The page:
Write van der Waals equation for n moles of a gas.

Q 26.

A certain amount of a gas at 27 °C and 1 bar pressure occupies a volume of 25 m3. If the pressure is kept constant and the temperature is raised to 77 °C, what will be the volume of the gas?

Q 27.

An O2 cylinder has 10 LO2 at 200 atm. If patient takes 0.50 ml of  O2 at 1 atm in one breath 37 °C, how many breaths are possible?

Q 28.

One of the assumptions of kinetic theory of gases states that "there is no force of attraction between the molecules of a gas."How far is this statement correct? Is it possible to liquefy an ideal gas? Explain.

Q 29.

Compressibility factor, Z, of a gas is given as Z = PV/nRT
(i) What is the value of Z for an ideal gas?
(ii) For real gas what will be the effect on value of Z above Boyle's temperature?

Q 30.

Using the equation of state PV = nRT, show that at a given temperature, density of a gas is proportional to the gas pressure P.

Q 31.

Calculate the total pressure in a mixture of 8g of oxygen and 4g of hydrogen confined in a vessel of l dm3 at 27 °C. R = 0.083 bar dm3 K-1 mol-1.

Q 32.

2.9 g of a gas at 95 °C occupied the same volume as 0.184 g of hydrogen at 17 °C at the same pressure. What is the molar mass of the gas ?

Q 33.

What is SI unit of (i) Viscosity (ii) Surface tension?

Q 34.

Why liquids diffuse slowly as compared to gases?

Q 35.

What do you understand by laminar flow of a liquid?

Q 36.

What is Boyle Temperature?

Q 37.

Define critical temperature of gas.

Q 38.

What is the effect of temperatures on the vapour pressure of a liquid?

Q 39.

The pressure of a mixture of H2 and N2 in a container is 1200 torr. The partial pressure of nitrogen in the mixture is 300 torr. What is the ratio of  H2  and N2 molecules in the mixture?

Q 40.

Viscosity of a liquid arises due to strong intermolecular forces existing between the molecules. Stronger the intermolecular forces, greater is the viscosity. Name the intermolecular forces existing in the following liquids and arrange them in the increasing order of their viscosities. Also give reason for the assigned order in one line.Water, Hexane (CH3CH2CH2CH2CH2CH3), Glycerine (CH2OHCH(OH)CH2OH)

Q 41.

What will be the pressure of the gas mixture when 0.5 L of H2 at 0.8 bar and 2.0 L of dioxygen at 0.7 bar are introduced in all vessel at 27 °C?

Q 42.

What is meant by elastic collision ?

Q 43.

State Dalton's law of partial pressure.

Q 44.

State and explain Dalton’s law of partial pressures. Can we apply Dalton's law of partial pressures to a mixture of carbon monoxide and oxygen?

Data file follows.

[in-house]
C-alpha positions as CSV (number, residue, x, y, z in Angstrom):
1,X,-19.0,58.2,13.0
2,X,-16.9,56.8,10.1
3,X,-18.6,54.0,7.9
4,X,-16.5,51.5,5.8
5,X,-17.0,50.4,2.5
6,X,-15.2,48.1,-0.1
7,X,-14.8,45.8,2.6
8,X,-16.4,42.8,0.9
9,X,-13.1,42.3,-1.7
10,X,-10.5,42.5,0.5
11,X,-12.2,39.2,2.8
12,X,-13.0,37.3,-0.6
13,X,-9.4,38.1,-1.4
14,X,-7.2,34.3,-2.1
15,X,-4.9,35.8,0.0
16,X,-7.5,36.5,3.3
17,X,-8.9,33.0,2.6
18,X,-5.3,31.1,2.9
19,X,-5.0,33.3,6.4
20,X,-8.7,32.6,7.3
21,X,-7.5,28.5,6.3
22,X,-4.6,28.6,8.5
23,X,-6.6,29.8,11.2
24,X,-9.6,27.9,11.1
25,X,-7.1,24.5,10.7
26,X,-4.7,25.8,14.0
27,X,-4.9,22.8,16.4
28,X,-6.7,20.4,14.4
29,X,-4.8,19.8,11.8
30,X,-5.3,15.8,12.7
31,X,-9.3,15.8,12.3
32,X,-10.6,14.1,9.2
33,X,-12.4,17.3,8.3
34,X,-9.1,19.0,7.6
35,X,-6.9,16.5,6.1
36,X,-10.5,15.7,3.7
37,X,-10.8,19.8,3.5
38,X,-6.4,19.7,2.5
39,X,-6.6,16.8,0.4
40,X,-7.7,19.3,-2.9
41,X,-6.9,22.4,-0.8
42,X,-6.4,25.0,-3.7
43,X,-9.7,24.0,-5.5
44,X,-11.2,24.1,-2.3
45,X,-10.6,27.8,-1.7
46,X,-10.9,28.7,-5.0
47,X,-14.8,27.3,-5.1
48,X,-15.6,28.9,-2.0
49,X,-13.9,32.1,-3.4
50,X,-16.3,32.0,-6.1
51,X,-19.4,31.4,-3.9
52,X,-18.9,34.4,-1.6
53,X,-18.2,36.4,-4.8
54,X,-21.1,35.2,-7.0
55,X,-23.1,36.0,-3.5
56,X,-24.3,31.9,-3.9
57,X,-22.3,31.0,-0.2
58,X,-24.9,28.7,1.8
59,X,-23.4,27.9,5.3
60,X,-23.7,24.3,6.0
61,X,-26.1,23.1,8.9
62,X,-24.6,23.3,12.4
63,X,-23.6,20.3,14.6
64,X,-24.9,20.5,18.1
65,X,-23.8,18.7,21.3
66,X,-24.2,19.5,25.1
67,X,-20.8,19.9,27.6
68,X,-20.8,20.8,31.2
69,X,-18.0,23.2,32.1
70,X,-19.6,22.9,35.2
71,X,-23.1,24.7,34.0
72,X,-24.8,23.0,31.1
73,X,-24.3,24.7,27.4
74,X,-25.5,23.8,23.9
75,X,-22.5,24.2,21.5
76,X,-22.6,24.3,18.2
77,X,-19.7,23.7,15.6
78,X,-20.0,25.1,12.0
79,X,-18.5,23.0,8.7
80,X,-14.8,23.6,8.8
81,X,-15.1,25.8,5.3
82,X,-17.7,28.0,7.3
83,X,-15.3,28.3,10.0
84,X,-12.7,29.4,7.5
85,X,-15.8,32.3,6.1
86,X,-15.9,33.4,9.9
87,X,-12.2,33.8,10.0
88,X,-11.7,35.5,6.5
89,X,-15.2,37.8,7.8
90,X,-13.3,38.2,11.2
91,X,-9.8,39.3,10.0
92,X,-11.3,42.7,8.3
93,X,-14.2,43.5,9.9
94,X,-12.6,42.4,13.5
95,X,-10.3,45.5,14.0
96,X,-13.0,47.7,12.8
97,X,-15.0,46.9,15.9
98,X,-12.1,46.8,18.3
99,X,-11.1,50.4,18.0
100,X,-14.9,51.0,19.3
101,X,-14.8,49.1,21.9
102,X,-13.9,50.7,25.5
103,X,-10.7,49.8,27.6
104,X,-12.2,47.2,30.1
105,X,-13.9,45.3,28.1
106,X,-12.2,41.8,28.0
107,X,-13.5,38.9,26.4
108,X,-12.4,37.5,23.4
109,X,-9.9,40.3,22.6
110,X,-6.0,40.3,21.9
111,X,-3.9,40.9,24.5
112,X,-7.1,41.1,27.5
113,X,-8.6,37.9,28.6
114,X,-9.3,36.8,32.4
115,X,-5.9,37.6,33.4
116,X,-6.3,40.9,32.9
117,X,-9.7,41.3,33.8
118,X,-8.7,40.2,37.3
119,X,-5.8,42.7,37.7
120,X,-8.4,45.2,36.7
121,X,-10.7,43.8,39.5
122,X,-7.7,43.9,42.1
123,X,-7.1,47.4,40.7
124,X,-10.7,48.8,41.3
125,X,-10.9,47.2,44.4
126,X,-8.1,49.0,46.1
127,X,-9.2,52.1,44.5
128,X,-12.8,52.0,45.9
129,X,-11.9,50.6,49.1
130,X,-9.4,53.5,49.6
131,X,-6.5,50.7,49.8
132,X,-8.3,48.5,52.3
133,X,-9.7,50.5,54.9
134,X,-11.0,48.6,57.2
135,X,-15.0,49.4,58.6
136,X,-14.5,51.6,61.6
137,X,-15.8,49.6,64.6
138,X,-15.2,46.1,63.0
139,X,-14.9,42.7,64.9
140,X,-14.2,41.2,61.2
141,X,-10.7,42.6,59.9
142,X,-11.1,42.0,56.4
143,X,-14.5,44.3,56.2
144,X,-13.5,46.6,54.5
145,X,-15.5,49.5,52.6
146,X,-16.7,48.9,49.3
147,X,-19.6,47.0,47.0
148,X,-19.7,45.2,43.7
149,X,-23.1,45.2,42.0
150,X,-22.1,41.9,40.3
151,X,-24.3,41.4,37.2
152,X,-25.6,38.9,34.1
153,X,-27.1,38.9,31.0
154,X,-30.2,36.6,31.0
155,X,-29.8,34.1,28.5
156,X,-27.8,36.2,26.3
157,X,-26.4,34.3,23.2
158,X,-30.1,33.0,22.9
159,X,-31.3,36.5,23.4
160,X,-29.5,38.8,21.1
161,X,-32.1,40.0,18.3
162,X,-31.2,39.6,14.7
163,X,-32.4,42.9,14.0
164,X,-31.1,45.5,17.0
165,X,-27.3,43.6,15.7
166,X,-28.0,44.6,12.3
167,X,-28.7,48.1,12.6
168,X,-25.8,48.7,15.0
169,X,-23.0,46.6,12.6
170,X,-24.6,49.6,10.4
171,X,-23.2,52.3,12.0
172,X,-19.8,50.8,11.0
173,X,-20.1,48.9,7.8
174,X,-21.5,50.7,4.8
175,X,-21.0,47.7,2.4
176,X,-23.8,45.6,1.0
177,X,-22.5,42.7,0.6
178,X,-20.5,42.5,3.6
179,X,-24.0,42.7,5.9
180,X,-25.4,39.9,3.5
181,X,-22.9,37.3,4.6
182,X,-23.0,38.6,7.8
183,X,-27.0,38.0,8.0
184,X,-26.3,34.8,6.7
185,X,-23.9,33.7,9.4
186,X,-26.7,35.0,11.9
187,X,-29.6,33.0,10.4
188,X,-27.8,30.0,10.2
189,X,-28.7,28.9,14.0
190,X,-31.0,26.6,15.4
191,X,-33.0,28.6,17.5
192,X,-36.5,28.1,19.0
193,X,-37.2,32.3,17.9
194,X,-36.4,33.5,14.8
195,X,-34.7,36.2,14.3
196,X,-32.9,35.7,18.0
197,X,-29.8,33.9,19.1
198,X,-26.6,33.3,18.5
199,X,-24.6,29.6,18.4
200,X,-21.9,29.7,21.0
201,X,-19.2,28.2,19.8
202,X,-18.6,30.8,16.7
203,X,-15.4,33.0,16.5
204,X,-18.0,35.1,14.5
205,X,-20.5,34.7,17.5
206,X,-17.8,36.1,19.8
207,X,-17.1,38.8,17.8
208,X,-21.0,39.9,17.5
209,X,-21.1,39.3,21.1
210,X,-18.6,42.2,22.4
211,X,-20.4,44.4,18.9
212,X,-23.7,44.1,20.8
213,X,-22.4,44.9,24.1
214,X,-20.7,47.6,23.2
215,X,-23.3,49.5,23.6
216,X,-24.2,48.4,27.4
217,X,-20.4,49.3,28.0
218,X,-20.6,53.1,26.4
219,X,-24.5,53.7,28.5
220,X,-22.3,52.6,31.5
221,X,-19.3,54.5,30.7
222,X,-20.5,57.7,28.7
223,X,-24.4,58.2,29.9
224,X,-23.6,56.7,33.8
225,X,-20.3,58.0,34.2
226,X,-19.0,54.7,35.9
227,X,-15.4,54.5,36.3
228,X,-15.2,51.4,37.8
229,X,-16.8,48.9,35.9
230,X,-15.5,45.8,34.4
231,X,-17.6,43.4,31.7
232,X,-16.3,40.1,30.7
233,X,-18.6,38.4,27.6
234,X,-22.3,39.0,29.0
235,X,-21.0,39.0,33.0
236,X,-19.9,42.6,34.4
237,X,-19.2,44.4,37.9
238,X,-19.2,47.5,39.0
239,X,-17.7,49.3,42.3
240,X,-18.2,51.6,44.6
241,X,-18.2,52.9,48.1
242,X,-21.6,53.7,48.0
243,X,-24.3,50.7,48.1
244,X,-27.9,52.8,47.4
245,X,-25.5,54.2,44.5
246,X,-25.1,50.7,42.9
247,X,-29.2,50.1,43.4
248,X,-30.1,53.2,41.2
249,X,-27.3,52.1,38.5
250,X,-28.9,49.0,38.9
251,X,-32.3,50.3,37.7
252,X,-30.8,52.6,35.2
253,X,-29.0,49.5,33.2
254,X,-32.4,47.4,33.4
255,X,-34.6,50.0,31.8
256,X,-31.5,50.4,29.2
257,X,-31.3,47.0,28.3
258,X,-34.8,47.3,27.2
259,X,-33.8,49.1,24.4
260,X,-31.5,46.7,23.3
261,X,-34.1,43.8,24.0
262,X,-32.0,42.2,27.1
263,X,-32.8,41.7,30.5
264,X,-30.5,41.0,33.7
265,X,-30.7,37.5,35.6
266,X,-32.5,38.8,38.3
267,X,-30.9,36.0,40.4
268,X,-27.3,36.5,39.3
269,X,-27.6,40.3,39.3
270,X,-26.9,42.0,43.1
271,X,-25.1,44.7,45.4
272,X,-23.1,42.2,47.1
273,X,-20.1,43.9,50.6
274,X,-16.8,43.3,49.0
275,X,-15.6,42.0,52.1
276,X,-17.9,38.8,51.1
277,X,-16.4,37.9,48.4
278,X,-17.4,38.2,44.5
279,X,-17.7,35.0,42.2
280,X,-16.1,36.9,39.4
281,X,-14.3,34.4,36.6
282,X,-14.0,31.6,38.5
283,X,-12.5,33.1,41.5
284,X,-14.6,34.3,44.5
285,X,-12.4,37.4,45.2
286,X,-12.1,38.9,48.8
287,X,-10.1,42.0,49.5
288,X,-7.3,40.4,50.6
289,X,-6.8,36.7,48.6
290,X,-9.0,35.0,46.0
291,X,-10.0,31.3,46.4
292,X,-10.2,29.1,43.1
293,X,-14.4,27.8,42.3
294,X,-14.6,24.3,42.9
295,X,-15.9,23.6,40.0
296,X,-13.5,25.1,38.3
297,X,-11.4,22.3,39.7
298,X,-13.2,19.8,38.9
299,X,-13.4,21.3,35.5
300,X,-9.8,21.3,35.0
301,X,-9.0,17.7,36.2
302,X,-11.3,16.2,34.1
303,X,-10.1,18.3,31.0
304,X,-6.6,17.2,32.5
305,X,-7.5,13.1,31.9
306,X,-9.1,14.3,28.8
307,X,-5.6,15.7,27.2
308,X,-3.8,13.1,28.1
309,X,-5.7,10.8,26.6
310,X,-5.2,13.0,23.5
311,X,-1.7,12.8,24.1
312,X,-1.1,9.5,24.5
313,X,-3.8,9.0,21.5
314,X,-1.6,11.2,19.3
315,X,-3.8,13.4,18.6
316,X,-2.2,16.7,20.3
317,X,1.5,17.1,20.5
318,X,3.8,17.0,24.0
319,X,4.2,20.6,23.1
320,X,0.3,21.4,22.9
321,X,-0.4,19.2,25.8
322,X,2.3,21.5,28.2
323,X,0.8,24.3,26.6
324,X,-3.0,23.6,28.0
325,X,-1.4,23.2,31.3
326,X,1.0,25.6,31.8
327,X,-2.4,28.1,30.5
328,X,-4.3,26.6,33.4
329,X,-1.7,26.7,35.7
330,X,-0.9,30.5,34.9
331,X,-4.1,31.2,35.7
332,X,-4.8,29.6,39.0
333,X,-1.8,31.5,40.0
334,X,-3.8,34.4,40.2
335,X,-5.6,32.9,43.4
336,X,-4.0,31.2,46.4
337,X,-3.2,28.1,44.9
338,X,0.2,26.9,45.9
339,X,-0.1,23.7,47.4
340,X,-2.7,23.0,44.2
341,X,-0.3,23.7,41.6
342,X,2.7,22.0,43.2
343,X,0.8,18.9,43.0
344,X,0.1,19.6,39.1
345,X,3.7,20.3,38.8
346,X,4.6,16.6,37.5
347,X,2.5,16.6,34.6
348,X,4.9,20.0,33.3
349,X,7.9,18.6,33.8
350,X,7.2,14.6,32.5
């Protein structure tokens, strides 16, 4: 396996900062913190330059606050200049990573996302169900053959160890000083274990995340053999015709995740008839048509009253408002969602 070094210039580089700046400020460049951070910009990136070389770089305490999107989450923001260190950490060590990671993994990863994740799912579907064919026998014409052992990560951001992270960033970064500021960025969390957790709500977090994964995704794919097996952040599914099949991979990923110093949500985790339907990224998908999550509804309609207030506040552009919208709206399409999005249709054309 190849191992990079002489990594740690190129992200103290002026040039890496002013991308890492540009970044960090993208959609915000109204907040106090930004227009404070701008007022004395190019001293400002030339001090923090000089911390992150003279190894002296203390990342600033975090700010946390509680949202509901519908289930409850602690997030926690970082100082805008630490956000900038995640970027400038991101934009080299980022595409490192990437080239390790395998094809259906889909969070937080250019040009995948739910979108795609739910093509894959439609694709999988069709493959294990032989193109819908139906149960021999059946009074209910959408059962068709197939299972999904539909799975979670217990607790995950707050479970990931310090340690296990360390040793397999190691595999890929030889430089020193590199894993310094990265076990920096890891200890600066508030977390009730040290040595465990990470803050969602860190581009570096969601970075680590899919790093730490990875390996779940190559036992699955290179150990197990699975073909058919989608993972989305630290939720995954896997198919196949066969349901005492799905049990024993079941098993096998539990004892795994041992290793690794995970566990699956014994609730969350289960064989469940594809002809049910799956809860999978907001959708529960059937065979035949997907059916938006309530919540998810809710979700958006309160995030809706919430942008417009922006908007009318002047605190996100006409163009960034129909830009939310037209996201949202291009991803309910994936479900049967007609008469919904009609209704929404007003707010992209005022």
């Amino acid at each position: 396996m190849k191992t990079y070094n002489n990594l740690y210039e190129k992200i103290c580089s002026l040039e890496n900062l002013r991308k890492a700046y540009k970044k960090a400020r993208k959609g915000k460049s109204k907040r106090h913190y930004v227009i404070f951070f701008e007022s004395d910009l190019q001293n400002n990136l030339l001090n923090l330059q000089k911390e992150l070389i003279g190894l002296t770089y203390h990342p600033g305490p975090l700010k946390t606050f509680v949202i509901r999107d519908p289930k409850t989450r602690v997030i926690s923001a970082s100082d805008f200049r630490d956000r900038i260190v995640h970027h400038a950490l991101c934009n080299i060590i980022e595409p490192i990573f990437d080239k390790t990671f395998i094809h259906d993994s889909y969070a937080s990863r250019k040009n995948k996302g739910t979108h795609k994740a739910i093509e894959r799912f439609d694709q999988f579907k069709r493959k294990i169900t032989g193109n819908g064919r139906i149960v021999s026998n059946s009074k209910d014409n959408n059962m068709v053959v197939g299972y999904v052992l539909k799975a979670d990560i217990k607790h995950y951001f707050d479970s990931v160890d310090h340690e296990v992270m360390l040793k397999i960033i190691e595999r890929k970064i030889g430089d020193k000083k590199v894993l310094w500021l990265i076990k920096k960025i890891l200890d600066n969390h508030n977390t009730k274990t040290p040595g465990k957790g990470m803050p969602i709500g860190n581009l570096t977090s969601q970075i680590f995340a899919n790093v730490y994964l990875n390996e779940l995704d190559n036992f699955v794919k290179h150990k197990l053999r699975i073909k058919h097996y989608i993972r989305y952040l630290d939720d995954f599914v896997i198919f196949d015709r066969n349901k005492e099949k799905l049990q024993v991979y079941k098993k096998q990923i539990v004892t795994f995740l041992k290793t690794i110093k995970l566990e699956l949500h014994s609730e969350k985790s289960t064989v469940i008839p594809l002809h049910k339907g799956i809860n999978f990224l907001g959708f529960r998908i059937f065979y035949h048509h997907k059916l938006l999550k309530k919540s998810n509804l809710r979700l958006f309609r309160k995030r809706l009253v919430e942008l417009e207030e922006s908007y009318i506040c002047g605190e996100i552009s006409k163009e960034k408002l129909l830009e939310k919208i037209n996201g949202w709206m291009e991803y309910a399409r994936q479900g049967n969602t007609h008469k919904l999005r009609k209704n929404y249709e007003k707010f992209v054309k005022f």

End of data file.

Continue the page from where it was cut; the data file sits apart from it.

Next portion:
Q 45.

A gas that follows Boyle's law, Charles' law and Avogadro's law is called an ideal gas. Under what conditions a real gas would behave ideally?

Q 46.

Assertion (A): Gases do not liquefy above their critical temperature, even on applying high pressure.
Reason (R): Above critical temperature, the molecular speed is high and intermolecular attractions cannot hold the molecules together because they escape because of high speed.
(a) Both A and R are true and R is the correct explanation of A.
(b) Both A and R are true but R is not the correct explanation of A.
(c) A is true but R is false.
(d) A is false but R is true.

Q 47.

Density of a gas is found to be 5.46 g/dm3 at 27 °C and at 2 bar pressure. What will be its density at STP?

Q 48.

What are real gases ?

Q 49.

Use the information and data given below to answer the questions (a) to (c):
• Stronger intermolecular forces result in higher boiling point.
• Strength of London forces increases with the number of electrons in the molecule.
• Boiling point of HF, HC1, HBr and HI are 293 K, 189 K, 206 K and 238 K respectively.
(a) Which type of intermolecular forces are present in the molecules HF, HC1, HBr and HI?
(b) Looking at the trend of boiling points of HC1, HBr and HI, explain out of dipole-dipole interaction and London interaction, which one is predominant here?
(c) Why is boiling point of hydrogen fluoride highest while that of hydrogen chloride lowest?

Q 50.

Assertion (A): Three states of matter are the result of balance between intermolecular forces and thermal energy of the molecules. .
Reason (R): Intermolecular forces tend to keep the molecules together but thermal energy of molecules tends to keep them apart.
(a) Both A and R are true and R is the correct explanation of A.
(b) Both A and R are true but R is not the correct explanation of A.
(c) A is true but R is false.
(d) A is false but R is true.